information, the astronauts fight for their lives with HAL, and Bowmans final conflict with
himself before his transformation is the last in this pattern (ibid). Kubricks films are juggling

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acts which in which he tries to bring manu ingredients vividly to life without losing track of their
interaction (Rasmussen 3). Geduld, more complexly than Ebert, focuses on the images of 2001

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scholarly generalization for this paragraph

to extrapolate meaning. But is there not a layer beyond interpretation that seeks to know how
Kubrick achieved such meanings in such a vague picture film?

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proved ineffective

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A word must be said on 2001s storytelling techniques. As mentioned by Ebert, the film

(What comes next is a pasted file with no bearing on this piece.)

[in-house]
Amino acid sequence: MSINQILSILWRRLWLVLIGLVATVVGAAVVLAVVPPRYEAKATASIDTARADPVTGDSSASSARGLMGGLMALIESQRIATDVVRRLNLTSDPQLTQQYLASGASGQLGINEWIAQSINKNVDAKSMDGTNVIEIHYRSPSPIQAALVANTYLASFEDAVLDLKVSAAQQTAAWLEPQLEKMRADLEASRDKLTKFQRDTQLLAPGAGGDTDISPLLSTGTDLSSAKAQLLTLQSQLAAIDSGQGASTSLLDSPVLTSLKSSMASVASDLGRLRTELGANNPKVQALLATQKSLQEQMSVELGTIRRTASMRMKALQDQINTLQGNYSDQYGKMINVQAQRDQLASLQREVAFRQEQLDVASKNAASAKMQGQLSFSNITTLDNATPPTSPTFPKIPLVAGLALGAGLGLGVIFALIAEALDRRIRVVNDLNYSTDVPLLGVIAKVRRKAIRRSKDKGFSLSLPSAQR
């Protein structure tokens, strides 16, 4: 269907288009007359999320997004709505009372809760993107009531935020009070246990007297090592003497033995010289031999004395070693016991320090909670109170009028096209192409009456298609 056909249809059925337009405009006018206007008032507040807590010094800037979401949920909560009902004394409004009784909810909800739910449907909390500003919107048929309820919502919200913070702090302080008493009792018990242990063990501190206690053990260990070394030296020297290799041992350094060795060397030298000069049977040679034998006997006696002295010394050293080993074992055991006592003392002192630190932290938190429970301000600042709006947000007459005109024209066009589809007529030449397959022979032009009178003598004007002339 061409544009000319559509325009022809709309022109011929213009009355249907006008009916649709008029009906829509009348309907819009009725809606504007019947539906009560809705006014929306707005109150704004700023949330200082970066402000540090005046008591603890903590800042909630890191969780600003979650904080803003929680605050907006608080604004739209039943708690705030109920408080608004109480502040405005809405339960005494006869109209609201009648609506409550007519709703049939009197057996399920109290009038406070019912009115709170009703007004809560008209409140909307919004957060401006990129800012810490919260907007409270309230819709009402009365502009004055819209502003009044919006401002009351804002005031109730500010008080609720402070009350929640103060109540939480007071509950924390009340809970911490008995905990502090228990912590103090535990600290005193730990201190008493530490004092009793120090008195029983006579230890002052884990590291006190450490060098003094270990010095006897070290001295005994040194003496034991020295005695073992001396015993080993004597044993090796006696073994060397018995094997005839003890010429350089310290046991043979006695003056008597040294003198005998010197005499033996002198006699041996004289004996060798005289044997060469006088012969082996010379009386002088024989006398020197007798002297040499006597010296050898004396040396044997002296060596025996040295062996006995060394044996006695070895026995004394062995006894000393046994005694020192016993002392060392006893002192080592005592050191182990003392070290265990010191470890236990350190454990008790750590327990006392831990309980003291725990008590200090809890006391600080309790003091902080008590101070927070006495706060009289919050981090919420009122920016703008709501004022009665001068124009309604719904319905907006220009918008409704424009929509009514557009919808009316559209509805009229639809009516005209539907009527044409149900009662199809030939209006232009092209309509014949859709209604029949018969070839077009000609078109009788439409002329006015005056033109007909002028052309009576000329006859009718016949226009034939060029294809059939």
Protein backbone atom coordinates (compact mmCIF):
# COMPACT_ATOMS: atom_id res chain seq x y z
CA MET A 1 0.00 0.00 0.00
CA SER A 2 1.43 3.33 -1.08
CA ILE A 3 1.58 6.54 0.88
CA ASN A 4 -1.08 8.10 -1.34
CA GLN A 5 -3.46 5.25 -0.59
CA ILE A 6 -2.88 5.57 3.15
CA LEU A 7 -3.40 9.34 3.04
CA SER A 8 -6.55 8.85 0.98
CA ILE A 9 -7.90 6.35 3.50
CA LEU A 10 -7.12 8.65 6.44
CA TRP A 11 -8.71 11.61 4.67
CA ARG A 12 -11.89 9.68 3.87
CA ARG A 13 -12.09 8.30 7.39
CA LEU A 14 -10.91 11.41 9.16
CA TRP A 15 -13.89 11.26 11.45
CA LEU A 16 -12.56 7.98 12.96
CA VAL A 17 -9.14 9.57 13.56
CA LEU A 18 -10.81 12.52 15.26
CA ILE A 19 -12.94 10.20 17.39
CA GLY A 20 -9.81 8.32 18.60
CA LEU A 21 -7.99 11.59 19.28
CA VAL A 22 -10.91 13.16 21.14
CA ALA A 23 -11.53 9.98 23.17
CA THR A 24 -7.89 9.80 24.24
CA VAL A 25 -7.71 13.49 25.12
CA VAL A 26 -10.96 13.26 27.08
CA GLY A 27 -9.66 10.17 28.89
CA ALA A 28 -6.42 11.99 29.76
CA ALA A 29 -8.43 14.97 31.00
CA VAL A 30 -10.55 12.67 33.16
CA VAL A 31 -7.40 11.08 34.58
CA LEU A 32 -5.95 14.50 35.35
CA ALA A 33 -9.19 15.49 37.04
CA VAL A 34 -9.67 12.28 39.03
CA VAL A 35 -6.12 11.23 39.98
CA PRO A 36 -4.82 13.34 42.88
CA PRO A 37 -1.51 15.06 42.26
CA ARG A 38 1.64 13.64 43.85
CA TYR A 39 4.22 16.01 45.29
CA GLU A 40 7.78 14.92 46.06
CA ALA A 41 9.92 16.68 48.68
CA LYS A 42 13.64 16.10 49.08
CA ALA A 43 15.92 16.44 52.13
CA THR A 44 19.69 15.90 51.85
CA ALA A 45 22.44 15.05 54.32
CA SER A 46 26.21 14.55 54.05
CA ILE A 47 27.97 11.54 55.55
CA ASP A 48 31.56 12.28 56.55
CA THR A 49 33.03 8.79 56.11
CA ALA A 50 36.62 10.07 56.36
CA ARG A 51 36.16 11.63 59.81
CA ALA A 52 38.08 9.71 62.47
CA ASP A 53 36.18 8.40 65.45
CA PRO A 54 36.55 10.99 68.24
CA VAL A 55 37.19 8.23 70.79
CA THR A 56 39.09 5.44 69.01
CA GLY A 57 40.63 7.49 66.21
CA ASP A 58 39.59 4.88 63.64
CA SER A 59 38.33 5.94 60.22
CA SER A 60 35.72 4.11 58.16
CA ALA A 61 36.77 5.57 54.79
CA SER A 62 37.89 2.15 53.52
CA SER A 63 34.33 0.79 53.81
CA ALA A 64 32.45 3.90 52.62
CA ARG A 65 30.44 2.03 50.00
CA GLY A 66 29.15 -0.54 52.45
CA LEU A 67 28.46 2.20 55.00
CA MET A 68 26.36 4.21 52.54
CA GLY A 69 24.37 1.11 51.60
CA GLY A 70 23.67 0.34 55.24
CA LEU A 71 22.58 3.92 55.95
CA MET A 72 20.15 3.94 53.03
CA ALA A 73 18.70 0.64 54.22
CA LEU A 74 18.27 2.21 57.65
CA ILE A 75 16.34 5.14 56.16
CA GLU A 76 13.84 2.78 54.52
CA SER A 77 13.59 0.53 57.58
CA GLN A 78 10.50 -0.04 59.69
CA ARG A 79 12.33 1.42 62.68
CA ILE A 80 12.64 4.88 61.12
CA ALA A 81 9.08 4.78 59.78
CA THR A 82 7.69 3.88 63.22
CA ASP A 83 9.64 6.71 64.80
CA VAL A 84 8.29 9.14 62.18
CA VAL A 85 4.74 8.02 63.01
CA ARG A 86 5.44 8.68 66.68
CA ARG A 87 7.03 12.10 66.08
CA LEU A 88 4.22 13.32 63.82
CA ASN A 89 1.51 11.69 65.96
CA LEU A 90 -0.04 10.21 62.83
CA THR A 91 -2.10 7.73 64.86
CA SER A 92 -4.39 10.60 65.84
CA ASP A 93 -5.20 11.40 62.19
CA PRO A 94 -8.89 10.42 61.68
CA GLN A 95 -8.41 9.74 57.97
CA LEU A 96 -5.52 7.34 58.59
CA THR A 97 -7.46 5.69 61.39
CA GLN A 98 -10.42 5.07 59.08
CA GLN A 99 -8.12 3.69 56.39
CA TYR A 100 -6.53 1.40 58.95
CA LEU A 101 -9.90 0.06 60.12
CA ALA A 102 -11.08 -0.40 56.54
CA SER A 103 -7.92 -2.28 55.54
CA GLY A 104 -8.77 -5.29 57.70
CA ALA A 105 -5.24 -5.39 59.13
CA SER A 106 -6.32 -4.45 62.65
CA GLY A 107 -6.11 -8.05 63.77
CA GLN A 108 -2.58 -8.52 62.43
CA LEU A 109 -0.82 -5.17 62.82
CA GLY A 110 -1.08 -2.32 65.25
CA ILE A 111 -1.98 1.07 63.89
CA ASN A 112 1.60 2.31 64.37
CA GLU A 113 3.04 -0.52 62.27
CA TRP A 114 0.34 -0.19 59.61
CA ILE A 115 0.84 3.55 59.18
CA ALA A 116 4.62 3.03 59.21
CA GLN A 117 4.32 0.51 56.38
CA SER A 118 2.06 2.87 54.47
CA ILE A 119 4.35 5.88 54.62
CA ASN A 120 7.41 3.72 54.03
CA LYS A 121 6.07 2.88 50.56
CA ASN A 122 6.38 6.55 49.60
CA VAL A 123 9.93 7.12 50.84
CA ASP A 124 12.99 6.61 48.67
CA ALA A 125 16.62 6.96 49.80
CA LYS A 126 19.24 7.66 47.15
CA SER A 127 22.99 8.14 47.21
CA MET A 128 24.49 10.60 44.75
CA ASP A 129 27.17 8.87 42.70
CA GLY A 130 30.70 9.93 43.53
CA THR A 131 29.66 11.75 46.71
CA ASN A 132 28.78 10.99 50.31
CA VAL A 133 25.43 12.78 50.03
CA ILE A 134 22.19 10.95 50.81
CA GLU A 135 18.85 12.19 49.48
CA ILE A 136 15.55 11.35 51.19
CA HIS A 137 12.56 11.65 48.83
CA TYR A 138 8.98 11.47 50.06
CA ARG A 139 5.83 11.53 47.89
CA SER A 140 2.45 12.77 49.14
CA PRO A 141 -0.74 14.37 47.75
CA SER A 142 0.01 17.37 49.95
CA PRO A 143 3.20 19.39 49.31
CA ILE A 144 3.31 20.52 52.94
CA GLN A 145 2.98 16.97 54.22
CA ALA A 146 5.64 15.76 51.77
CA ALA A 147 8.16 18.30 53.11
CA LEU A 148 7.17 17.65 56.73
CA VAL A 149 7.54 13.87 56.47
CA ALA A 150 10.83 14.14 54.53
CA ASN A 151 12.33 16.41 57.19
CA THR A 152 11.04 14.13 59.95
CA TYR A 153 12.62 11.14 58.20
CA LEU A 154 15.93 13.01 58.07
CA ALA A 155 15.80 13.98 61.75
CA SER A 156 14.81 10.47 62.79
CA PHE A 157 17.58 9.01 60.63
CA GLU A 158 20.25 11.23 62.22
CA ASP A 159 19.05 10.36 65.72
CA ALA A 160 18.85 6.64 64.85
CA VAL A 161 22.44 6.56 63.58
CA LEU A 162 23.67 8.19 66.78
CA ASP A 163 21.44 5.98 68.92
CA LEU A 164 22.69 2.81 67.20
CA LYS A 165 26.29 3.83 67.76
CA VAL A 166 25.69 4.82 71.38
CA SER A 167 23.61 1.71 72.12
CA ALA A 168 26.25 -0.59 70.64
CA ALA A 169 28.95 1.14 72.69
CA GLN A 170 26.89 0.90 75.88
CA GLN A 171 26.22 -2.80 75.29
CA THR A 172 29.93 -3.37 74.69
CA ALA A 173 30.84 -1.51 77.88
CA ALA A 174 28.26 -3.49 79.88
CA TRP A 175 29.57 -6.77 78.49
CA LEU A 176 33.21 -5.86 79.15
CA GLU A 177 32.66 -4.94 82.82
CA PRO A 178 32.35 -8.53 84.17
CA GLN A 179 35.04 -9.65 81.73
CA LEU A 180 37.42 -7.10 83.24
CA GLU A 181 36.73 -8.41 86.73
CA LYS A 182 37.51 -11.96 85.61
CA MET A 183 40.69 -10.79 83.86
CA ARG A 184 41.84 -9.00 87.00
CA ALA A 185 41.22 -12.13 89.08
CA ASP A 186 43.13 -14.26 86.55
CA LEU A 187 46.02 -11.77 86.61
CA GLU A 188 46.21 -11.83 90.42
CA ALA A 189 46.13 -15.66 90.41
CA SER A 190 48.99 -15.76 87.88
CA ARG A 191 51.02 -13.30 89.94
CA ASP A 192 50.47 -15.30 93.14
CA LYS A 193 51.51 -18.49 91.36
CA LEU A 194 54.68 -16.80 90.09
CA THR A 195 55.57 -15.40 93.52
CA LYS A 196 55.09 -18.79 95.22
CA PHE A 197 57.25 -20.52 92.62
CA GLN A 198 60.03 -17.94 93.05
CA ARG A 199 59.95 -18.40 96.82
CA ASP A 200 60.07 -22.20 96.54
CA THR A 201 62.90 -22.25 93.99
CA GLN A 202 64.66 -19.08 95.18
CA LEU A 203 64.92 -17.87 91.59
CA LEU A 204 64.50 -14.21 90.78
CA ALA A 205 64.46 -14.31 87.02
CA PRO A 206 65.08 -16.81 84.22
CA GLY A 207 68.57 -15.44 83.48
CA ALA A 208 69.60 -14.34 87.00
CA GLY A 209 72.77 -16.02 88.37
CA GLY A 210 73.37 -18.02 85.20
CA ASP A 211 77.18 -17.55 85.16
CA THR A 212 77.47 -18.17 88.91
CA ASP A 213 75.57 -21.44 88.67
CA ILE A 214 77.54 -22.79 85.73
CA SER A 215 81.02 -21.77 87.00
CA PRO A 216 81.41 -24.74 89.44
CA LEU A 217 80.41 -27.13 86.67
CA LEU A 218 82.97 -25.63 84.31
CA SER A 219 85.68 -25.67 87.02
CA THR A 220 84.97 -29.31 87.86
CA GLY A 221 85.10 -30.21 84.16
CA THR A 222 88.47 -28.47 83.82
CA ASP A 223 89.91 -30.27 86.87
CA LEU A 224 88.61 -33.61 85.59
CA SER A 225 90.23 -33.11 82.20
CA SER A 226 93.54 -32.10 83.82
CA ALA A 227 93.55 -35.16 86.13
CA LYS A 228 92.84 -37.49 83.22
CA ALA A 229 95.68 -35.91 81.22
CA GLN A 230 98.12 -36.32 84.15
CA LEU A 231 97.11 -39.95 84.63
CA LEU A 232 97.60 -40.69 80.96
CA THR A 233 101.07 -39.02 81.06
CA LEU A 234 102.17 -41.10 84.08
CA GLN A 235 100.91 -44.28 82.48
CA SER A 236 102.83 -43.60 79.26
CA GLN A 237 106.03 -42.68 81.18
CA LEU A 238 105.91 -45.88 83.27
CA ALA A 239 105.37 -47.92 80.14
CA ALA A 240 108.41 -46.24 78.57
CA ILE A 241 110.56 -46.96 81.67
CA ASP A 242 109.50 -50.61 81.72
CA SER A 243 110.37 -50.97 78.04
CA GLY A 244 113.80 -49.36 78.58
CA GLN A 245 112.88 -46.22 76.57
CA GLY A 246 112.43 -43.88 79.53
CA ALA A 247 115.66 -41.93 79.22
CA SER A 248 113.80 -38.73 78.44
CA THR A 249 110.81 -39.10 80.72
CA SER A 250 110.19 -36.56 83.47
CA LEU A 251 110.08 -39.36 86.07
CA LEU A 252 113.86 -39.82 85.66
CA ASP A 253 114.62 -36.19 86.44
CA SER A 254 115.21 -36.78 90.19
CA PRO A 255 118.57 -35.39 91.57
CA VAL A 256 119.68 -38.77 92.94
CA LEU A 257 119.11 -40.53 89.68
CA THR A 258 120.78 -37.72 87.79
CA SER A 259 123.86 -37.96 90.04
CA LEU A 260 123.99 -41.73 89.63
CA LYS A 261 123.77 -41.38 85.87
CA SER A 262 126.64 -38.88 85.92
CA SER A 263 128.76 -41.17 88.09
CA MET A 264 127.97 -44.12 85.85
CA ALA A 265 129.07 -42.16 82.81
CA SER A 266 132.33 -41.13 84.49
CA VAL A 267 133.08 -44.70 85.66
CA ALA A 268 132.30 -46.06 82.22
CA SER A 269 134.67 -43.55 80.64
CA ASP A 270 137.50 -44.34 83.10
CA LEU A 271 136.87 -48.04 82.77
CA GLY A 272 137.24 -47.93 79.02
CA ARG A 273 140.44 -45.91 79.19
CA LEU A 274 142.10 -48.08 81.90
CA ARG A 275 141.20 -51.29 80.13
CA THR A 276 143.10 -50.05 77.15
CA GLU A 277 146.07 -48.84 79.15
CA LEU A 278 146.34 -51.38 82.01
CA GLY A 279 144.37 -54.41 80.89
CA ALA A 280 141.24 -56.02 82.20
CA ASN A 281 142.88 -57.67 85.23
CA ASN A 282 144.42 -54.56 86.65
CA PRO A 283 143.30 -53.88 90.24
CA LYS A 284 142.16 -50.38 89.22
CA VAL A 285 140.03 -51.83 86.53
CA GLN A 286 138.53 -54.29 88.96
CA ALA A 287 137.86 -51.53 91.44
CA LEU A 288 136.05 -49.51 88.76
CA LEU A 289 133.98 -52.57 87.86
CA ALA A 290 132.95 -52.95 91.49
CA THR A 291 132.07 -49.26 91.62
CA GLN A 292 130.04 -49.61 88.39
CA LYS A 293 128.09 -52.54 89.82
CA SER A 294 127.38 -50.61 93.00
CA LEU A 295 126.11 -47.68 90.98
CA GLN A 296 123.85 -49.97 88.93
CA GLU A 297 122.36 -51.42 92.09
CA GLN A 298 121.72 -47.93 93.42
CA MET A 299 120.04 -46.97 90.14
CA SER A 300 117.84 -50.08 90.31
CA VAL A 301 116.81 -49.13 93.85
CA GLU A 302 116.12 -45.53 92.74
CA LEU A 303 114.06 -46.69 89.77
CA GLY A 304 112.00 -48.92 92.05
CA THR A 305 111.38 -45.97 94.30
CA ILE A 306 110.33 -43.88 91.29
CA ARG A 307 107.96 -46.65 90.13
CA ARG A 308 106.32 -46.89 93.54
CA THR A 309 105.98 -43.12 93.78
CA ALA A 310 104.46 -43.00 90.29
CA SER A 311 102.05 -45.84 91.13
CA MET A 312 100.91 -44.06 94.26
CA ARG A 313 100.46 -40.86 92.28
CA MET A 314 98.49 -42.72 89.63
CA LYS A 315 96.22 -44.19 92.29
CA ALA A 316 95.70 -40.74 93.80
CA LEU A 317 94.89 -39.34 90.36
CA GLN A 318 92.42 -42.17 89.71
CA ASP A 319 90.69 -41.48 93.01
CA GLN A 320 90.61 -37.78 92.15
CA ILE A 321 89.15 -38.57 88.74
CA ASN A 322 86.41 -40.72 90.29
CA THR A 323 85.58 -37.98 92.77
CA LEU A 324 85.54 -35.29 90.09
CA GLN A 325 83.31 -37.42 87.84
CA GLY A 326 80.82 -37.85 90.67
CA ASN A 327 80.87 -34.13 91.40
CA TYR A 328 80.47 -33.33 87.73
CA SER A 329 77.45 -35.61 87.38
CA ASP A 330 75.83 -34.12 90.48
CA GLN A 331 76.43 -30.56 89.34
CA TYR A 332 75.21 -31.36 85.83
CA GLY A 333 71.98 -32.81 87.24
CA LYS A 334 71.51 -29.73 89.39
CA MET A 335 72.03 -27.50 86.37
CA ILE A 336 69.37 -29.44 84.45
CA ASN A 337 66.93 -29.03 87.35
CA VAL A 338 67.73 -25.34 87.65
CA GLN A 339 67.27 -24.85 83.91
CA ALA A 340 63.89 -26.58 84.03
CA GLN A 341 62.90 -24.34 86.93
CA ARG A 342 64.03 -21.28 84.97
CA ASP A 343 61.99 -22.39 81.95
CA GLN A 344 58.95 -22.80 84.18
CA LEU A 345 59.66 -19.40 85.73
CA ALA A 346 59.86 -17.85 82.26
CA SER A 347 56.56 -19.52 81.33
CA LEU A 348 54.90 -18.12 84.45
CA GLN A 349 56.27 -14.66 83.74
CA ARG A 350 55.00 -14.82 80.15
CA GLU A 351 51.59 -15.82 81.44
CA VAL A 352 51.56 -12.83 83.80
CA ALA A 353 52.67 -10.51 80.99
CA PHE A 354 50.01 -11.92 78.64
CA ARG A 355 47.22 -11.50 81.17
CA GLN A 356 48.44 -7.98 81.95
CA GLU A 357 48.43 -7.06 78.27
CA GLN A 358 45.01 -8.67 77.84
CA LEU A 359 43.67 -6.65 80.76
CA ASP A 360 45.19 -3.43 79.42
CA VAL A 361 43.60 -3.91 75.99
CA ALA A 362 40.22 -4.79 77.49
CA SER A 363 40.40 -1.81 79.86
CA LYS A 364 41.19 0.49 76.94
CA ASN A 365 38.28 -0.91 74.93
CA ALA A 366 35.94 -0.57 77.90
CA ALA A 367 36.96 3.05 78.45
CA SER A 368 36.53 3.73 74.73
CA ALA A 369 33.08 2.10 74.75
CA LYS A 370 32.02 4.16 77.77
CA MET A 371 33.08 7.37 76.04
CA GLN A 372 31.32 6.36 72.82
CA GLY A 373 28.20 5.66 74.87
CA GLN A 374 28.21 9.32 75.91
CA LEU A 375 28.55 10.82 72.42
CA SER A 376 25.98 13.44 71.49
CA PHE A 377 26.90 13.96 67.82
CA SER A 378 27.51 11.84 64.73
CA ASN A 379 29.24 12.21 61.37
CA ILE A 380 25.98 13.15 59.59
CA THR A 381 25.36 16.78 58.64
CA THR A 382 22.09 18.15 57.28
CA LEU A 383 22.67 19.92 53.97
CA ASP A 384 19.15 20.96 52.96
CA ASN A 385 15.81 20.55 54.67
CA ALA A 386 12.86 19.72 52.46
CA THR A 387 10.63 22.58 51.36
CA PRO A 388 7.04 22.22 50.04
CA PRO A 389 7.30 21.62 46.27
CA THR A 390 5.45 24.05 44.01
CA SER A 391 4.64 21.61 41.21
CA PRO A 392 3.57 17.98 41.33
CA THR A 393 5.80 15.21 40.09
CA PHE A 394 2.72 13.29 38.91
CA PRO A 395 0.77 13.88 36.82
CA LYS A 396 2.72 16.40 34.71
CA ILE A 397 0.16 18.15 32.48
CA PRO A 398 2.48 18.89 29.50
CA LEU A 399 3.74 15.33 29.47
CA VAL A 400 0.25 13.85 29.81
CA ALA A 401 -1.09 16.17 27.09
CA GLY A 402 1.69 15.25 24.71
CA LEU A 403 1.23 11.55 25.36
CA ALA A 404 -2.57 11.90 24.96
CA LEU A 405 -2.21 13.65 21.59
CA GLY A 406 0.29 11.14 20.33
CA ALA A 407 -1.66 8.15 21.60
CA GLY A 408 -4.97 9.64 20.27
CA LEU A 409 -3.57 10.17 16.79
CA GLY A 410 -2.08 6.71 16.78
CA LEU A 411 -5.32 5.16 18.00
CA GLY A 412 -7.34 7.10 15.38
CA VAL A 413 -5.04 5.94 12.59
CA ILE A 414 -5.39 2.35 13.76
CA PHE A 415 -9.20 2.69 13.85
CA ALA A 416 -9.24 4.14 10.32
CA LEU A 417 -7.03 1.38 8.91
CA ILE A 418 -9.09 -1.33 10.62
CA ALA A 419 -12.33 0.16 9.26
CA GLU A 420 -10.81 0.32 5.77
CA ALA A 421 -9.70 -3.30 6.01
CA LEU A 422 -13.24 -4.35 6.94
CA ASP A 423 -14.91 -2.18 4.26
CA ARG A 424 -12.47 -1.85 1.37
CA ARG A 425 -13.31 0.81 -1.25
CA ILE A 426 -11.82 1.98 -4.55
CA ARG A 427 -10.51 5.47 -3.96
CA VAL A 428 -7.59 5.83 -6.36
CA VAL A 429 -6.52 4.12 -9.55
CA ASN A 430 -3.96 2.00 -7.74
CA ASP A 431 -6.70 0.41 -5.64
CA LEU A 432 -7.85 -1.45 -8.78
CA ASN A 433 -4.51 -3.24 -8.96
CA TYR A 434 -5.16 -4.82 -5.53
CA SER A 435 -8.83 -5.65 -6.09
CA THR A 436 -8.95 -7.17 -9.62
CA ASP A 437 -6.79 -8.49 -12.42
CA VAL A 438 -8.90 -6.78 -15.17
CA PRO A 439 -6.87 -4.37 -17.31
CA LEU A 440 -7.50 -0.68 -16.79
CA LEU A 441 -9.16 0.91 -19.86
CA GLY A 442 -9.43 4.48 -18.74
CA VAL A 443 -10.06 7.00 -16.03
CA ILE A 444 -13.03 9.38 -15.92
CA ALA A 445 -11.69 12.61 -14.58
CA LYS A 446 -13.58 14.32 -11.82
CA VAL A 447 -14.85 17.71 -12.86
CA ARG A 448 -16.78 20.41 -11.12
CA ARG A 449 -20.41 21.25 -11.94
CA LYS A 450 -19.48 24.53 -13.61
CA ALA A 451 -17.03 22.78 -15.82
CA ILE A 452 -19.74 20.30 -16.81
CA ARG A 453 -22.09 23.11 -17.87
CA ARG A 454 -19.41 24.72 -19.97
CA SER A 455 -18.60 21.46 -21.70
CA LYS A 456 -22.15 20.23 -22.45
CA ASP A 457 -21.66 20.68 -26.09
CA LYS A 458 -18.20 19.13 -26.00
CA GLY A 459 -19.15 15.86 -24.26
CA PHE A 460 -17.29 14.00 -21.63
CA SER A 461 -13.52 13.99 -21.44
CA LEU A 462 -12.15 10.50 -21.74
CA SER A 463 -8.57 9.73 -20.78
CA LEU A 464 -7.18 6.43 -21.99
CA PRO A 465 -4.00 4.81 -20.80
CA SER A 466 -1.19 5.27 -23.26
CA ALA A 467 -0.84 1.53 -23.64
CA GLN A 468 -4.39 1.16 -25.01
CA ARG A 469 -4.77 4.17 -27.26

lacks a traditional narrative structure and its associated elements. Thus, the story does not strictly
follow Freytags triangle with a clear exposition, rising action, climax, and so forth. Instead,
Kubrick seemed to focus on delivering a succession of choreographed images with
accompanying music and sound that, when blended in editing, produce any number of effects. In
other words, Kubrick freed himself from the traditional bounds of cinema by reducing that
medium to its essence. By demoting the story element, Kubrick restores tremendous power and
importance to the image and it is through images that the viewers have to make connections,
writes Walker. Dialogue hardly exists in the picture; the words that are spoken are low in
narrative illumination. Kubrick focused on the effects his style, his cinematography his
audience would experience. Therefore, to understand Kubrick, one must understand the
psychology of cinema.
To understand any movie, one must understand the psychology of cinema. When talking
about movies the concept of mise-en-scne comes up. Mise-en-scne refers to the design of
cinematography that develops mood, atmosphere, etc. to help construct a narrative (Logas). Thus,